Asia Pacific

South Korean police raid office of anti-North leafleting activist

AP

South Korea police on Friday raided the office of an activist whose anti-Pyongyang leafleting campaign has intensified tensions with North Korea.

Police said officers visited the Seoul office of Park Sang-hak to confiscate leaflets, account books and other related materials. The Seoul Metropolitan Police Agency said that Park will be summoned soon for an investigation.

Park, a North Korean refugee who has launched balloons carrying propaganda leaflets toward North Korea for years, has been at the center of international media spotlight after North Korea abruptly used his campaign as a justification for a series of provocative steps against South Korea. Among them was blowing up an empty liaison office built by South Korea on the North’s territory.

South Korean officials later demanded police investigate Park for allegedly raising animosities on the Korean Peninsula and potentially endangering residents living near the border.

Authorities in Gyeonggi province, which borders North Korea, requested a separate investigation of several activist groups, including Park’s, for alleged fraud, embezzlement and other charges over their donation activities.

Park could not be immediately reached for comment.

The pressure on activists has led to criticism that the liberal government of President Moon Jae-in is sacrificing democratic principles to salvage its faltering efforts for reconciliation with North Korea. The governor of Gyeonggi province is affiliated with Moon’s ruling party.

A police agency official involved in the case said officers also raided the office of Park’s brother, Park Jung-oh, who has floated plastic bottles filled with rice toward North Korea across the sea boundary. The official, who requested anonymity because the investigation is ongoing, said police plan to summon Park Jung-oh too.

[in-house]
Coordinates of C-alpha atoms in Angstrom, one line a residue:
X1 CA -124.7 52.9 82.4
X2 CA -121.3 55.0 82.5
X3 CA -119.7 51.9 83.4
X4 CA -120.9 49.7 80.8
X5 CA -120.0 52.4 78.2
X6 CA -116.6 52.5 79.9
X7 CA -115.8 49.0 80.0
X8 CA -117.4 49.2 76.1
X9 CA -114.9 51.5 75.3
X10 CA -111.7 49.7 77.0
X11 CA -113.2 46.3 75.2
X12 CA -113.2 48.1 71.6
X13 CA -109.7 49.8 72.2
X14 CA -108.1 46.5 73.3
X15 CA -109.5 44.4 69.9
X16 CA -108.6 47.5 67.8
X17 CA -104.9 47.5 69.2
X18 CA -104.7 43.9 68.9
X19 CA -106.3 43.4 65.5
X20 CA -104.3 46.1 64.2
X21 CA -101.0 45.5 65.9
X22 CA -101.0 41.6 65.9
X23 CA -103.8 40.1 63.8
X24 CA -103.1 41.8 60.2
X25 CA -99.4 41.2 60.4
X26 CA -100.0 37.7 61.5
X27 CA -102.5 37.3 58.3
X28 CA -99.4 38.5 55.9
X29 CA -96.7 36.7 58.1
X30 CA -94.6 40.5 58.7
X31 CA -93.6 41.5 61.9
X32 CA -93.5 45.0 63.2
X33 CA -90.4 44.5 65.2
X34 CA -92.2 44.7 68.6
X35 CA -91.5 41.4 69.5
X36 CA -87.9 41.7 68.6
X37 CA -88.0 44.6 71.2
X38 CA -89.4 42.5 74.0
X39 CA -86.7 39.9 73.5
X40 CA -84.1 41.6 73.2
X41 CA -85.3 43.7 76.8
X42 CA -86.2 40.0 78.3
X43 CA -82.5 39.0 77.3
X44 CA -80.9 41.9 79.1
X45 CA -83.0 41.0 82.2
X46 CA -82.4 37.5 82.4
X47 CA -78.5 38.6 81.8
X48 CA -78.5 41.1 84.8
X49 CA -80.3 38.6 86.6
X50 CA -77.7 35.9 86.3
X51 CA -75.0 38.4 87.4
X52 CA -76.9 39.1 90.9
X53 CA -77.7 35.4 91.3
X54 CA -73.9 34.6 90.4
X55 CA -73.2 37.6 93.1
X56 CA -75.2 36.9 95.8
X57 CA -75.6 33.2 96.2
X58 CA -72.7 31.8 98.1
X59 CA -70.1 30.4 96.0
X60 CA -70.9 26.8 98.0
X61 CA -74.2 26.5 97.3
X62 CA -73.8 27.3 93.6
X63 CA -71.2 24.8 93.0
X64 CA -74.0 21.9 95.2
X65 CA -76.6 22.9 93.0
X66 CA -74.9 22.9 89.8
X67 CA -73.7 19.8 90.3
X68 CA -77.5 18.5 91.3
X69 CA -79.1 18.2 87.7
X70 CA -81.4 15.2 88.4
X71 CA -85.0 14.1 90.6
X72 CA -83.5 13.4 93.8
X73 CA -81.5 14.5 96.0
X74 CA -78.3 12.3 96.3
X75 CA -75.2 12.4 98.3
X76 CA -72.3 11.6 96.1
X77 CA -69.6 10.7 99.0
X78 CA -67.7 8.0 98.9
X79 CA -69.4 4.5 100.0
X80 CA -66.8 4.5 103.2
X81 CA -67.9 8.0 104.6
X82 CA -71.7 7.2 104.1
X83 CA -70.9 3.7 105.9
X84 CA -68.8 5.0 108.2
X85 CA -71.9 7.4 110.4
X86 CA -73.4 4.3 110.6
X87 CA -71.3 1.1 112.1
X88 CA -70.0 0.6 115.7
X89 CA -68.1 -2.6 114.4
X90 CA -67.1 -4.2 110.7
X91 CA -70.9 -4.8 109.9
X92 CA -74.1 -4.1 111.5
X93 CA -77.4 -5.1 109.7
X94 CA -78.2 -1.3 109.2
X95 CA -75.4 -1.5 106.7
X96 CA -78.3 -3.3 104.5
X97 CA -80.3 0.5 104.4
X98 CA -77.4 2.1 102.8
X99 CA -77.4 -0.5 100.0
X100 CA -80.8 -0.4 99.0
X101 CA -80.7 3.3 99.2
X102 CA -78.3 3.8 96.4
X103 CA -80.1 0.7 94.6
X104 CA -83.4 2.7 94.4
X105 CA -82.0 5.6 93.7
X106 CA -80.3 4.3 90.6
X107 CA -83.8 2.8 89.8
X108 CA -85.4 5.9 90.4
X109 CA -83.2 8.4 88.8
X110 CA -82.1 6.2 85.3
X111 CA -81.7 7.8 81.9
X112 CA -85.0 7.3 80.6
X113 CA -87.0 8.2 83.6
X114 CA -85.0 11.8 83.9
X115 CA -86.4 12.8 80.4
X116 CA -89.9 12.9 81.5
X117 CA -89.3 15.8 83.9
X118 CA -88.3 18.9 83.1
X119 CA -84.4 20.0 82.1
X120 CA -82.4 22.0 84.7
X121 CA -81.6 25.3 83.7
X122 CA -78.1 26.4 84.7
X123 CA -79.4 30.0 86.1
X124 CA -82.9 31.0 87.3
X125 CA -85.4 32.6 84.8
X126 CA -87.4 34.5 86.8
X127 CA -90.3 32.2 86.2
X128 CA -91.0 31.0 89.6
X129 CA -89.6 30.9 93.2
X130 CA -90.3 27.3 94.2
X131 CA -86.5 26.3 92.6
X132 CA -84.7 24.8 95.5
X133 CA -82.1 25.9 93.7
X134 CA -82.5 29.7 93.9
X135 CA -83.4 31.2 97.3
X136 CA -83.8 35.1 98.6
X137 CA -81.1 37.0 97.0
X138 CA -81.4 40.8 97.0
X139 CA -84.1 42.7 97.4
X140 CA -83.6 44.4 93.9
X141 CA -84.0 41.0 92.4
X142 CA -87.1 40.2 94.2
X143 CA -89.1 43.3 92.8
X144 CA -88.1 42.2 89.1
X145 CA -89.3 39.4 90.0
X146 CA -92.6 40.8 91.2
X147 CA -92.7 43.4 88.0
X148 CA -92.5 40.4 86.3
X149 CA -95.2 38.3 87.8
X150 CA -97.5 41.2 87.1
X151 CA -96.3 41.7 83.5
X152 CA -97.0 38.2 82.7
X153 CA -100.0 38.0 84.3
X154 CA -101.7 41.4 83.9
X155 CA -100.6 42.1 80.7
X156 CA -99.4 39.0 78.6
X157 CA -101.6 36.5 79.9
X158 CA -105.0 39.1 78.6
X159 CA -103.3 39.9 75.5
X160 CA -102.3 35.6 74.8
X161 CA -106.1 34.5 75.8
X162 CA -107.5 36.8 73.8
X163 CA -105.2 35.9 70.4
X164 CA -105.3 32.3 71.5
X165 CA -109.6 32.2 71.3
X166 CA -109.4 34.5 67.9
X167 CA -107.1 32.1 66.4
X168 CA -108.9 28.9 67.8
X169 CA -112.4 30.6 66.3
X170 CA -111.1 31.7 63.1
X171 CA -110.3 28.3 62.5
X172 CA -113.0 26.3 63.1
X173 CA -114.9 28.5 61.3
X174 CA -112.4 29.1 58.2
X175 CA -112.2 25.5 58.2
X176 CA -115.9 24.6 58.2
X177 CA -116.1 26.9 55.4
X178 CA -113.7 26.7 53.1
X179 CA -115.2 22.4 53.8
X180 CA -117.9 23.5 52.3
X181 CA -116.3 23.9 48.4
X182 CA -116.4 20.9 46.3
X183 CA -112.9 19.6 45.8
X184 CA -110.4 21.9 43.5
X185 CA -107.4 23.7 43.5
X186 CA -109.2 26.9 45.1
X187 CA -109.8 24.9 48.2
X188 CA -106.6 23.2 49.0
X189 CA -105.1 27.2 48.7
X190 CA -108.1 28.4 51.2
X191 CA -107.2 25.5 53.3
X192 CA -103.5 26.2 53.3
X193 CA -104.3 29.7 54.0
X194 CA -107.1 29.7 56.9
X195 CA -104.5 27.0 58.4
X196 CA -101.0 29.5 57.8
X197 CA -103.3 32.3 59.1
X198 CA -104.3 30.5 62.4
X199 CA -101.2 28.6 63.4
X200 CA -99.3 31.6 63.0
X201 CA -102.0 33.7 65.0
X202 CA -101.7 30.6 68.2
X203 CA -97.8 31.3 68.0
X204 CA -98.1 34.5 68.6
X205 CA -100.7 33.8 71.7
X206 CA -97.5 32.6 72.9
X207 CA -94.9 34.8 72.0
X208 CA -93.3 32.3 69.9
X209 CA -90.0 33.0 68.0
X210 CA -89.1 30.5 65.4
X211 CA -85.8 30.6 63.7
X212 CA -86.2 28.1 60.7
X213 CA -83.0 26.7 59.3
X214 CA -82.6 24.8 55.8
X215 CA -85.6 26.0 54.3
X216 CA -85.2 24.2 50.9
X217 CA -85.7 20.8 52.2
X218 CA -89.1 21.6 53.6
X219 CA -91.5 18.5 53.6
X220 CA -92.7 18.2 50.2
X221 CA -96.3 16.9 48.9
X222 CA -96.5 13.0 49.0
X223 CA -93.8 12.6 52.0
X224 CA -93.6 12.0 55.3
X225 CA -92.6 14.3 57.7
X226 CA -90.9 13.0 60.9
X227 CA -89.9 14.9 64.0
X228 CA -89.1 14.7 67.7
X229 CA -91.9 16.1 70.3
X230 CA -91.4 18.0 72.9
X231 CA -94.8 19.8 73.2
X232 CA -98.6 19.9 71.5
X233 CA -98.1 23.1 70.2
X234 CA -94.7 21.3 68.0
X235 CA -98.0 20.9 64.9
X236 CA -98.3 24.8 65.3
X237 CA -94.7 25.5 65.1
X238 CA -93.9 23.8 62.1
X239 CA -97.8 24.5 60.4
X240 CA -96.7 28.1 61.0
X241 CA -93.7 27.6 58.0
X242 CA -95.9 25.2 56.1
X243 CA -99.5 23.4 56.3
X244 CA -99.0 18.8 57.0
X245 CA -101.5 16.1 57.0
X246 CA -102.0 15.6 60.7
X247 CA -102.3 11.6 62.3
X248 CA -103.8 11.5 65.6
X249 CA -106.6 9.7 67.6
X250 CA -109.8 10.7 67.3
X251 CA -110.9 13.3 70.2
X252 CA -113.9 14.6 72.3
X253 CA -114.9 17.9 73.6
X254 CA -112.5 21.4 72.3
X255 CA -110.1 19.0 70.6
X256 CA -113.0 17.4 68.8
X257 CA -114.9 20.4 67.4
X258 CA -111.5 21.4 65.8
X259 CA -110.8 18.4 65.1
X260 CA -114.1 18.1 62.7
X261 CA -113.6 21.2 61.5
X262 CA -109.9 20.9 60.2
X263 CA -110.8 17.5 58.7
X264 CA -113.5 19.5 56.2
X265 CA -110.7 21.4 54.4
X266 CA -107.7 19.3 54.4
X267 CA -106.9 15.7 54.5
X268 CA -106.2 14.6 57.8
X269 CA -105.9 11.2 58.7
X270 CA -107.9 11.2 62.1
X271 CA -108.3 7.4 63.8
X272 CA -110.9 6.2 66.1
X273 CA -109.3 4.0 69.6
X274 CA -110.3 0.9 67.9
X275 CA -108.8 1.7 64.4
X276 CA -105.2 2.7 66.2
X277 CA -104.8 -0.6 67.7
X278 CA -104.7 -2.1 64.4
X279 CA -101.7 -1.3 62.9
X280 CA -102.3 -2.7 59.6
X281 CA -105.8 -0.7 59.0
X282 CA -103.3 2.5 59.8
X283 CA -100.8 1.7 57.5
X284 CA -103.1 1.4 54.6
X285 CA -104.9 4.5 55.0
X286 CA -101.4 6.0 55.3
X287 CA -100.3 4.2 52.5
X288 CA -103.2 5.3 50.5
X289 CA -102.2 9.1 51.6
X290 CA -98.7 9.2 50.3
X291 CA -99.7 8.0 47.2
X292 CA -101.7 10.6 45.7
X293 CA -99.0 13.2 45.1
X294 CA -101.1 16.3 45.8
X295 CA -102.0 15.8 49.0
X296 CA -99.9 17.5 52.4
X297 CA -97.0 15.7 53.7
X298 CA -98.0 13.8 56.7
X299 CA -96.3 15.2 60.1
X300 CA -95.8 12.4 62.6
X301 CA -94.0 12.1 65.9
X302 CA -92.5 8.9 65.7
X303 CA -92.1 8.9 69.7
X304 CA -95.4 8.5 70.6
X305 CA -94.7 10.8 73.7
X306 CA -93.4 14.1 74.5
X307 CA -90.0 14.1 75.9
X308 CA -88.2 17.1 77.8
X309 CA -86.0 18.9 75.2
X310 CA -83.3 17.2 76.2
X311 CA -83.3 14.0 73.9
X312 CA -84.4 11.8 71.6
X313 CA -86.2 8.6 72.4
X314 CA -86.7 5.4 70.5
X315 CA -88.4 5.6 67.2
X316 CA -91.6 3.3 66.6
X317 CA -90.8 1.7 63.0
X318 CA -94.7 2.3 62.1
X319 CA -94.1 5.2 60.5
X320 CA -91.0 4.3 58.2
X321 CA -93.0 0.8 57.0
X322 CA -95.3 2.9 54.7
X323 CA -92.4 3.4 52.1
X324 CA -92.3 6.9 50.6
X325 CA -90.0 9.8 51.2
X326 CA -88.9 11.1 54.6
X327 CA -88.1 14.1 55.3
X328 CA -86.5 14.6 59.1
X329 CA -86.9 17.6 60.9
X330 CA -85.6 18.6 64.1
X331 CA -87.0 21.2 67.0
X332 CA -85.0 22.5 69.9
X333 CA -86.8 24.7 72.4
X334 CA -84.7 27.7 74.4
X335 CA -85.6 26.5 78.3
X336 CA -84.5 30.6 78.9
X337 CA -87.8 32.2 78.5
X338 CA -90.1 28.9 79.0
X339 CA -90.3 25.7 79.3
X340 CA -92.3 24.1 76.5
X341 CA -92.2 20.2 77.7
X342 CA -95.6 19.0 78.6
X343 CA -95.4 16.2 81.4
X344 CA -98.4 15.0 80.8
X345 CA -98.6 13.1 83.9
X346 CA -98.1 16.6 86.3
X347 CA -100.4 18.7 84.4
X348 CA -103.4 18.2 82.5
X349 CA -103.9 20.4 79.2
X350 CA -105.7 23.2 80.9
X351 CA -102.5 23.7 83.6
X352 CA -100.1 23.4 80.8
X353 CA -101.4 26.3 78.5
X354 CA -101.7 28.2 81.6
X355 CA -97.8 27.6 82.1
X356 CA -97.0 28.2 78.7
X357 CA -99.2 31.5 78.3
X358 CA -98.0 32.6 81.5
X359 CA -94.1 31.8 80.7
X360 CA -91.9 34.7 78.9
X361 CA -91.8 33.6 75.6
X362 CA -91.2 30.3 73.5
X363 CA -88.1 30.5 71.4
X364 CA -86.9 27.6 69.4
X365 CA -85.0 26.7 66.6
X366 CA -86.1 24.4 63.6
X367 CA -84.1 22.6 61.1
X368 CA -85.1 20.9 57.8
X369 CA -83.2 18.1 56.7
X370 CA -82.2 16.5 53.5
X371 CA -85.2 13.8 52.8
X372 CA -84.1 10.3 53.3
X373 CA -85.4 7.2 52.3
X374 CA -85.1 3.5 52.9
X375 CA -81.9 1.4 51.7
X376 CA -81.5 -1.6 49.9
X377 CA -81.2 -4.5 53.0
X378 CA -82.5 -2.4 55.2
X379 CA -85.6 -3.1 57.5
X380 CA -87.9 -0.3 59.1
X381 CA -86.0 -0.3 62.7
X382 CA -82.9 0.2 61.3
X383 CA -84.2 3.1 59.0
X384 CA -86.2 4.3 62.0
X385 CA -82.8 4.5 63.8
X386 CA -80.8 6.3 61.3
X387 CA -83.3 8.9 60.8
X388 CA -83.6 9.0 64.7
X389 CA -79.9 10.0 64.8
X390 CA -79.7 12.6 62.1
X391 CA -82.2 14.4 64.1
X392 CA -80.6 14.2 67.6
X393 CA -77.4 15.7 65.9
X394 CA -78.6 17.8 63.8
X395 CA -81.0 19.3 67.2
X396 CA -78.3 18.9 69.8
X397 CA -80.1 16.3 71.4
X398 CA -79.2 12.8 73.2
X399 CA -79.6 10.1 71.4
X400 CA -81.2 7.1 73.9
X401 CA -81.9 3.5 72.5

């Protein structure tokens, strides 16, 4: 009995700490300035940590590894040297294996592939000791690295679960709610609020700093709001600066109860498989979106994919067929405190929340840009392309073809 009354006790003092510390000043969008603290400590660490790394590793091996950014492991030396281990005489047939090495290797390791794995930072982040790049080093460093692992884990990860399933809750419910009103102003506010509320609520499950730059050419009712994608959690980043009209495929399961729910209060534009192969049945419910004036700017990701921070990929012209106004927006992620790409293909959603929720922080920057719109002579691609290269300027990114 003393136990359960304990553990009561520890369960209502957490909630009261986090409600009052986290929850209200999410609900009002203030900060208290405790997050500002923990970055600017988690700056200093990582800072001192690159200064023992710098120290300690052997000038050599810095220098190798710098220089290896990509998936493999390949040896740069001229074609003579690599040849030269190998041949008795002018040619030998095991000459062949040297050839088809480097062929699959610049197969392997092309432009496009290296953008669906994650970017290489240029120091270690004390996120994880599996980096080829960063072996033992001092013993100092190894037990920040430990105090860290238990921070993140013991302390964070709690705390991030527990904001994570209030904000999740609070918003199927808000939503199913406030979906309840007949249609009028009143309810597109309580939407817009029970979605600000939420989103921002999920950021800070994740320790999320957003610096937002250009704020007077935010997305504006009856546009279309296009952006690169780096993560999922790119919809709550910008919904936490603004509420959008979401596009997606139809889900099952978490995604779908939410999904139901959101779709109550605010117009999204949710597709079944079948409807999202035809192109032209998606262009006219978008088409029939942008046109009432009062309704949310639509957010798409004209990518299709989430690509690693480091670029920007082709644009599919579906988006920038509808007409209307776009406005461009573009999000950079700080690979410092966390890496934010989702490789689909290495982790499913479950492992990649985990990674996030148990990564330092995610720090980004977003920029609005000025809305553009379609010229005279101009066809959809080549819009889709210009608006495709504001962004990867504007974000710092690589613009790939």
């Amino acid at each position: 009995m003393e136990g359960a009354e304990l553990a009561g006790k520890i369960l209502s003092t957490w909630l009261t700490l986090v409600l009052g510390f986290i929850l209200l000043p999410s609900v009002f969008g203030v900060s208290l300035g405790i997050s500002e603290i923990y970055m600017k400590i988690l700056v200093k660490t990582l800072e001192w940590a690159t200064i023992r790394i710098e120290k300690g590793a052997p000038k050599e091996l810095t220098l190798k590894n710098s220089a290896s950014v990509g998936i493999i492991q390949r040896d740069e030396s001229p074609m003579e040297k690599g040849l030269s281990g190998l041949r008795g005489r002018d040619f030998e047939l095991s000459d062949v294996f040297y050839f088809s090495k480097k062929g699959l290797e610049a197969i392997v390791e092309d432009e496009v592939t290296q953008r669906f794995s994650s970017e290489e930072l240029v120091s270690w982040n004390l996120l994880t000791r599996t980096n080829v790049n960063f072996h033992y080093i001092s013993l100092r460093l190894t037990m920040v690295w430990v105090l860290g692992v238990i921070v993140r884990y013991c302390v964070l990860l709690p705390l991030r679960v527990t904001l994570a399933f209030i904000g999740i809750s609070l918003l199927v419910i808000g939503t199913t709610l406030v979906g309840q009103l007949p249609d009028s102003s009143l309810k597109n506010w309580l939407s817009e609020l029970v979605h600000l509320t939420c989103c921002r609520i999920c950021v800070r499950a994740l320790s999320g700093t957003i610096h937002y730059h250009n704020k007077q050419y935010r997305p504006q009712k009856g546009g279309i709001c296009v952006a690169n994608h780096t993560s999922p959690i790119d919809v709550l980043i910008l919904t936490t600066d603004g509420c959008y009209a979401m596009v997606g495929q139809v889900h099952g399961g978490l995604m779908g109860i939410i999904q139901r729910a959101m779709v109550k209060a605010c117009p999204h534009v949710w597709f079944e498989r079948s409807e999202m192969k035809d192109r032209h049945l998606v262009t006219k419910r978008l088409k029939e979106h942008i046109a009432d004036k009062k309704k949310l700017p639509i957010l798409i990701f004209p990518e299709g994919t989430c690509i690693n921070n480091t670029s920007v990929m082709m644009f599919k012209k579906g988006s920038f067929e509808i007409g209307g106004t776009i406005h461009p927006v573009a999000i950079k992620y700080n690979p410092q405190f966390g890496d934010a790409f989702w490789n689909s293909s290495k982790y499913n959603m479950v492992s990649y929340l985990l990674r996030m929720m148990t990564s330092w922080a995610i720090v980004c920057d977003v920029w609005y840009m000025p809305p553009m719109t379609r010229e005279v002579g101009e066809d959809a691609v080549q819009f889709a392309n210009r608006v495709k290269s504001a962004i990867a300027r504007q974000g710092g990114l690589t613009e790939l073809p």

Earlier this week, Park Sang-hak said his organization covertly launched huge balloons carrying 500,000 leaflets toward North Korea, despite the repeated warnings from both Koreas not to do so. The South Korean government expressed strong regret over Park’s activities, but it wasn’t independently confirmed whether all his balloons reached North Korean territory. One was later found in South Korea.

Tensions between the Koreas temporarily eased on Wednesday, when North Korea announced it would put off steps to avenge the South Korean leafleting, such as sending its own anti-Seoul flyers, resuming military exercises and re-establishing guard posts at the border in violation of 2018 agreements to reduce tensions.

Some experts say North Korea’s saber rattling was believed aimed at extracting outside concessions in the face of crippling U.S.-led sanctions and the coronavirus pandemic.

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